The new leader of the Bureau of Indian Affairs, Larry Echohawk, addressed the Conference of Western Attorneys General in Sun Valley Monday, calling for participants' help to "rewrite some chapters in this nation's history."
EchoHawk, a member of the Pawnee Tribe, said the most fertile ground for change is in improving state and federal government relations with tribes to solve social problems.
"Crimes, drug abuse and gangs know no boundaries," he said, but added, "nothing can happen unless tribes are willing to come to the table."
"As lawyers we are first and foremost problem-solvers," said EchoHawk. "We have the opportunity to solve problems that have been on the table far too long."
In 1990, EchoHawk became the first Native American in U.S. history to be elected state attorney general, for the state of Idaho. In May, the U.S. Senate confirmed him as the 11th assistant secretary of Indian Affairs at the Department of the Interior.
EchoHawk's responsibilities include protecting tribal assets on 60 million acres of land, and promoting self-determination and education for 1.9 million Native Americans in 562 federally recognized tribes in the United States.
He oversees 10,000 employees and a $2.5 billion budget at the Bureau of Indian Affairs and the Bureau of Indian Education, which administers one of two federal school systems.
Echohawk said he has had many requests from native communities for assistance and likened his new job to "trying to sip water from a fire hose."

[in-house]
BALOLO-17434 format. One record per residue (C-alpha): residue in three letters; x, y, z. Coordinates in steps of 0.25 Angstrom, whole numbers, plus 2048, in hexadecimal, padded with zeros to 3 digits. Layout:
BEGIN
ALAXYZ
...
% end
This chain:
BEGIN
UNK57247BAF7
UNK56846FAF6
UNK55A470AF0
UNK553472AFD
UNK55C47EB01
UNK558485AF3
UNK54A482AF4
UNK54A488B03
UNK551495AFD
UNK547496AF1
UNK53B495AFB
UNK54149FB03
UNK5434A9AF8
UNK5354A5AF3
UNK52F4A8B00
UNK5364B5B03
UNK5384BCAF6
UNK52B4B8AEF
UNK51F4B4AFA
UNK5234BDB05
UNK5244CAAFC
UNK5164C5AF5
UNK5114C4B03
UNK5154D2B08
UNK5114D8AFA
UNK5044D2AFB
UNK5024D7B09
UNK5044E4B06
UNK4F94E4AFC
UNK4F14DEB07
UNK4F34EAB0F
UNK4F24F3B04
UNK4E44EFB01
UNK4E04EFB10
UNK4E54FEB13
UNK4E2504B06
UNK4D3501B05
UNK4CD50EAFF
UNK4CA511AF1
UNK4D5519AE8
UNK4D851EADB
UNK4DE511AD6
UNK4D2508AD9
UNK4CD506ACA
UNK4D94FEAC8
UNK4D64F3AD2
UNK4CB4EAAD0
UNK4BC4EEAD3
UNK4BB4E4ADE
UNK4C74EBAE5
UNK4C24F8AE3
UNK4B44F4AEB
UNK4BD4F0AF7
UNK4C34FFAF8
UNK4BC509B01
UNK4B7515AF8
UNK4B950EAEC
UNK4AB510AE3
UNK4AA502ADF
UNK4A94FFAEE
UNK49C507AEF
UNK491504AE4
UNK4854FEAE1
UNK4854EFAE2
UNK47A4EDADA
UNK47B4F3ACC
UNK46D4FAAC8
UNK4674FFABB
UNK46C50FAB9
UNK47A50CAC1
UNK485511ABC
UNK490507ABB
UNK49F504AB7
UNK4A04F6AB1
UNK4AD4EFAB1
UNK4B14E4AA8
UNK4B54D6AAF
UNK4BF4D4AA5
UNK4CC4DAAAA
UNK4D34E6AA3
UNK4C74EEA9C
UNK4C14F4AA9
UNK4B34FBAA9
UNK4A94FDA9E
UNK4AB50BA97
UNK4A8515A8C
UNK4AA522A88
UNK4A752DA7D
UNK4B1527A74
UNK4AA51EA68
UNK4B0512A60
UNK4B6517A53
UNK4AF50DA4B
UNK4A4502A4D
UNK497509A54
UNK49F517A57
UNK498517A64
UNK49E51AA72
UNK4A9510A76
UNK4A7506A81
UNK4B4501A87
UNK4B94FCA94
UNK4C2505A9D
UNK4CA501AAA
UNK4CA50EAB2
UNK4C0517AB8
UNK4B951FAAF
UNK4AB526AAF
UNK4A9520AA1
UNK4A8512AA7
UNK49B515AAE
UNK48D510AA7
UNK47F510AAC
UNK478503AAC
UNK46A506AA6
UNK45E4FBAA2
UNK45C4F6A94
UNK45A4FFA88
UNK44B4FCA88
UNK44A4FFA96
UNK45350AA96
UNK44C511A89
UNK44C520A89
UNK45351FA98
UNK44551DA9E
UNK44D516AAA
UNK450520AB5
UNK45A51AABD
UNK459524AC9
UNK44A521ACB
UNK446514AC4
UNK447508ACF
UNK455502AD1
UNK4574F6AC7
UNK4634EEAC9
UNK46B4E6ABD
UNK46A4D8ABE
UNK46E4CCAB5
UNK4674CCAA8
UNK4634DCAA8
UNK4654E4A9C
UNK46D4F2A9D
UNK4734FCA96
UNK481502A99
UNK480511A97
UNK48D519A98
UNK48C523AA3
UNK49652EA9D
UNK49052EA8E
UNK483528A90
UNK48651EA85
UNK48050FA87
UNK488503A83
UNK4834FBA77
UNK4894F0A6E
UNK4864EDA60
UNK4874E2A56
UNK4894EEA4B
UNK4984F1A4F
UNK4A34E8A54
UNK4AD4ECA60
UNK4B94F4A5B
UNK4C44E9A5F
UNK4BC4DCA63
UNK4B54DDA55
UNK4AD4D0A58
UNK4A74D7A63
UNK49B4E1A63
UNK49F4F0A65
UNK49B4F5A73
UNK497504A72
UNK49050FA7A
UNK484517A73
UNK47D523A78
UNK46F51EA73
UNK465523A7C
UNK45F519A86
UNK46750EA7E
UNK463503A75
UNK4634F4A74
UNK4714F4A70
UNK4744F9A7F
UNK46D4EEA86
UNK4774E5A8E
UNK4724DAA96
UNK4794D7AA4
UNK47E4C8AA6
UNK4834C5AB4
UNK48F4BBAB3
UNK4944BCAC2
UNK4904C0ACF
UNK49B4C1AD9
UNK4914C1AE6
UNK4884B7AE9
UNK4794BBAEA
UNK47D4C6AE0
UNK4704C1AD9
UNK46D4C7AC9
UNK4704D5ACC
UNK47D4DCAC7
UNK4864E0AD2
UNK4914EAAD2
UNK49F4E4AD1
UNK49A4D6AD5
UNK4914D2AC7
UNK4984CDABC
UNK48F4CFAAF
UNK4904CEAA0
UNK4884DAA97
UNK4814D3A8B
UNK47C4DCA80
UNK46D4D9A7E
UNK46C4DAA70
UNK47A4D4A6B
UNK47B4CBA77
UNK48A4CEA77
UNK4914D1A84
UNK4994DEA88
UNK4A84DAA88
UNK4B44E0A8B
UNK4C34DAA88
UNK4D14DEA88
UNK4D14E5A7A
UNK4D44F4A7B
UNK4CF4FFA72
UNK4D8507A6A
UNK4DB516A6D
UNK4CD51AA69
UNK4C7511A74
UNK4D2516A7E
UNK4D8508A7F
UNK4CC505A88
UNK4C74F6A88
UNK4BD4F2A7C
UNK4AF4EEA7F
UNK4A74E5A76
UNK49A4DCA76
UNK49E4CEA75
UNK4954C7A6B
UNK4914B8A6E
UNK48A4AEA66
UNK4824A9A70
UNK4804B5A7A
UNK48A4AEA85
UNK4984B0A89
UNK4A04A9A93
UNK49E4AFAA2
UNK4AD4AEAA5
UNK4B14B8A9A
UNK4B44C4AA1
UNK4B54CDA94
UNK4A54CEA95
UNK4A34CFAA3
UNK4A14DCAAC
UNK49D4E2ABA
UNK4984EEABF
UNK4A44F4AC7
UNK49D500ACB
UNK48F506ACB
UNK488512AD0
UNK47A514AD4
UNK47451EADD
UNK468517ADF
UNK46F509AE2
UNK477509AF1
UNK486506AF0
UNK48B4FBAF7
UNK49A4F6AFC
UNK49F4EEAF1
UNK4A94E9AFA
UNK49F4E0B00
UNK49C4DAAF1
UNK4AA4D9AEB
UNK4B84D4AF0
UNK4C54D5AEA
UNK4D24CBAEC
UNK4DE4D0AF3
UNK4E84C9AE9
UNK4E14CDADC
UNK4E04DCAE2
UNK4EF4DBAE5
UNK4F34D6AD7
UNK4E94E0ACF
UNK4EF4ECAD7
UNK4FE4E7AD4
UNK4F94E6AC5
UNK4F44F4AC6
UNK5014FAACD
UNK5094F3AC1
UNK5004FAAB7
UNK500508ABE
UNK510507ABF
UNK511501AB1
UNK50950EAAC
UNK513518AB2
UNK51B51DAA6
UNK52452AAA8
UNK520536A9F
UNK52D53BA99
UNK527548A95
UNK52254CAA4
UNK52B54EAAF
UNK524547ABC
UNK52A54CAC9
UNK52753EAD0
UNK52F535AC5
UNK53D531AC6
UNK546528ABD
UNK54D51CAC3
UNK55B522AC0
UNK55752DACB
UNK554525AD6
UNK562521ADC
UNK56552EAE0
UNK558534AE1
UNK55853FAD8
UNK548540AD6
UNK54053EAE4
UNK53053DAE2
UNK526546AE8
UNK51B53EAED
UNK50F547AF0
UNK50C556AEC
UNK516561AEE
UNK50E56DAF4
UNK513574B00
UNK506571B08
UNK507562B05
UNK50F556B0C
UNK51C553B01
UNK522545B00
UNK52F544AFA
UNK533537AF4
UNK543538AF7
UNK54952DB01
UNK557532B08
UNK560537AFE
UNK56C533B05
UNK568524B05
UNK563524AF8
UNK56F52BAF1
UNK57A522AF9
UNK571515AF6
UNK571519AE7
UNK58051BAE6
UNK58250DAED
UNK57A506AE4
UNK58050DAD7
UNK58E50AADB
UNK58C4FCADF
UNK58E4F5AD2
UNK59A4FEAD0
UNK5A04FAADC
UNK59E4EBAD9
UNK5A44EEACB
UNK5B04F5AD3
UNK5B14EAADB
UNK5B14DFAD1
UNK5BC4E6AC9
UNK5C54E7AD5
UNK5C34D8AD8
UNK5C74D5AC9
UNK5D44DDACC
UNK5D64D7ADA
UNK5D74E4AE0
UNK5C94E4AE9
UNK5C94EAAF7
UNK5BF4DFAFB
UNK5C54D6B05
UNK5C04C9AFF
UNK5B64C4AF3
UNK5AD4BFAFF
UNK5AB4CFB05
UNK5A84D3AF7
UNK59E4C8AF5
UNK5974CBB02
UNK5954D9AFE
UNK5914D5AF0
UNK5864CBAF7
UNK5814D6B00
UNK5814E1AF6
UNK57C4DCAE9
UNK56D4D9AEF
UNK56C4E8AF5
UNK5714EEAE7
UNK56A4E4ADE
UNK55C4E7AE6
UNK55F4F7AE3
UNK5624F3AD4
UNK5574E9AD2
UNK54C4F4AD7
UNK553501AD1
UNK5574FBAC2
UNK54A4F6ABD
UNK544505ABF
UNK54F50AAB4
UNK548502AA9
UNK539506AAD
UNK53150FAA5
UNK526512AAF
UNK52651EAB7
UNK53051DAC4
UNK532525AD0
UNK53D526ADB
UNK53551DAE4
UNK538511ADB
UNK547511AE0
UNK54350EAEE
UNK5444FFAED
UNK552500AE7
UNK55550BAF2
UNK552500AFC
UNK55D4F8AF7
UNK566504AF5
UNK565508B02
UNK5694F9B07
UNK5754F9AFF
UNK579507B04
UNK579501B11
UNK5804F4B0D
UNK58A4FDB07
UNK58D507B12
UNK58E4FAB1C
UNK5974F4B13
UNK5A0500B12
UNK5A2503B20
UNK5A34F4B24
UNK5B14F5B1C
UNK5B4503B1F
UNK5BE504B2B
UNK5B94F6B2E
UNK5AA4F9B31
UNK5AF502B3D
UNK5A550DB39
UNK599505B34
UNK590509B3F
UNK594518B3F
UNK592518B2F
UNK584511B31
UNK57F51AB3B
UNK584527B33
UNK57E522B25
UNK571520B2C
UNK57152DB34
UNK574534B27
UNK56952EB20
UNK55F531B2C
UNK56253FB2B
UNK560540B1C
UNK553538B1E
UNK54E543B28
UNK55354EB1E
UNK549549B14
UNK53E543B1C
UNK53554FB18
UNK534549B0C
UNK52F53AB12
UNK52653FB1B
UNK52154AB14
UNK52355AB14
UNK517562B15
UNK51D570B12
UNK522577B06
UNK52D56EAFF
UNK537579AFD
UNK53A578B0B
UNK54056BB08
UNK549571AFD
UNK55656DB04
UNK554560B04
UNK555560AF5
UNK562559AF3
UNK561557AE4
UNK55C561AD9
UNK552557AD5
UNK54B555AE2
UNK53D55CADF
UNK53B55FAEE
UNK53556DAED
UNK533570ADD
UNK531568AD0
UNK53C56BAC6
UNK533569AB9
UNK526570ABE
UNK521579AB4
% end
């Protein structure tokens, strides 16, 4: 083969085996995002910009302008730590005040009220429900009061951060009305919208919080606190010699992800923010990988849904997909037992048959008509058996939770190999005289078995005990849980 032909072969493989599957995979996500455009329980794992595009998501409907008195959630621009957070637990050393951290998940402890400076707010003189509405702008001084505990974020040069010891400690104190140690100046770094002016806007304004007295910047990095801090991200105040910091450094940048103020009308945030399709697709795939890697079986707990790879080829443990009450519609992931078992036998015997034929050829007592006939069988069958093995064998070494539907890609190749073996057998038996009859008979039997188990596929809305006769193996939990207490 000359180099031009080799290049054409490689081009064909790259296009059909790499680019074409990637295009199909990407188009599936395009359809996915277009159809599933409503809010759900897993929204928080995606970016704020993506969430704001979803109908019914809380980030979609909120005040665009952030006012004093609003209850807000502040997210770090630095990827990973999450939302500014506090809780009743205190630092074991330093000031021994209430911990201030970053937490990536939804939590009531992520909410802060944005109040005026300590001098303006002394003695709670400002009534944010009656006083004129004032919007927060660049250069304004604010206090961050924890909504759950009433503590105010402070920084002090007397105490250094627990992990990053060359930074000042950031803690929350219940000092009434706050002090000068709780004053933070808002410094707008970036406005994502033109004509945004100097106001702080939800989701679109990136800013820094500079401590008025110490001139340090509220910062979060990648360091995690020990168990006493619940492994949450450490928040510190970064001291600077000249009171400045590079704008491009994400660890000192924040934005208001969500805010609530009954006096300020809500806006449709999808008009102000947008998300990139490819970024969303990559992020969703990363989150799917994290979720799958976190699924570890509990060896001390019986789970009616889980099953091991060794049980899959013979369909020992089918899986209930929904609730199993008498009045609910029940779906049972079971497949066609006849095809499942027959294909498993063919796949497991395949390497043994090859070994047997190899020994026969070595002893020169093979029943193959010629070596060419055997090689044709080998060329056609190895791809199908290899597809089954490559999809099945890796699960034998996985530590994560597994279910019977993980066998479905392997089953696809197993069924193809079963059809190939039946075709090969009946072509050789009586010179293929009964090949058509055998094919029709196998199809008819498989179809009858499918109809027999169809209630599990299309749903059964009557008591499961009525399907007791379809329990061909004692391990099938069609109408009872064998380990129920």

"It's scary, but in my heart I know I want to do what is fair and just. I want to not only be a good trustee, but an agent for change."
Echohawk told conference attendees that his decision to leave a comfortable professorship at Brigham Young University to accept the job from Interior Secretary Ken Salazar followed his rereading of Dee Brown's 1970 book "Bury My Heart At Wounded Knee." The book details injustices perpetrated by the U.S. government against native Western tribes from 1860-1890.
"Rereading that book reminded me why I attended law school and what I wanted to accomplish for Native Americans," he said.
Echohawk, who was a law professor at BYU, provided his colleagues with a brief history of the BIA. He said a U.S. doctrine dating from the 1880s defined non-native U.S. citizens living around reservations as "the deadliest enemies of Indian people."
Under the General Allotment Act, EchoHawk said 90 million acres of land was taken from native communities between 1887 and 1934.
"The act was used to violate treaties by statutory law," he said.
EchoHawk said the federal government then tried to destroy tribes entirely by de-listing them from federal roles during the 1950s.
Despite this treatment by the government, EchoHawk, a former U.S. Marine, said Native Americans continue to enlist in the U.S. military in larger proportions than any other ethnic group.
"They do this because they love this country and because they are willing to fight for it," he said.
EchoHawk said only 50 of the nation's 562 tribes have been helped economically by casino gambling, and that some reservations have unemployment rates of 80 percent.
"There is pain, agony, unemployment, poverty and many vexing social problems in native communities," he said.
EchoHawk, who is a Mormon, said Native American leaders always begin and end political meetings with prayers.
"They are the most spiritual people I know," he said.
Tony Evans: firstname.lastname@example.org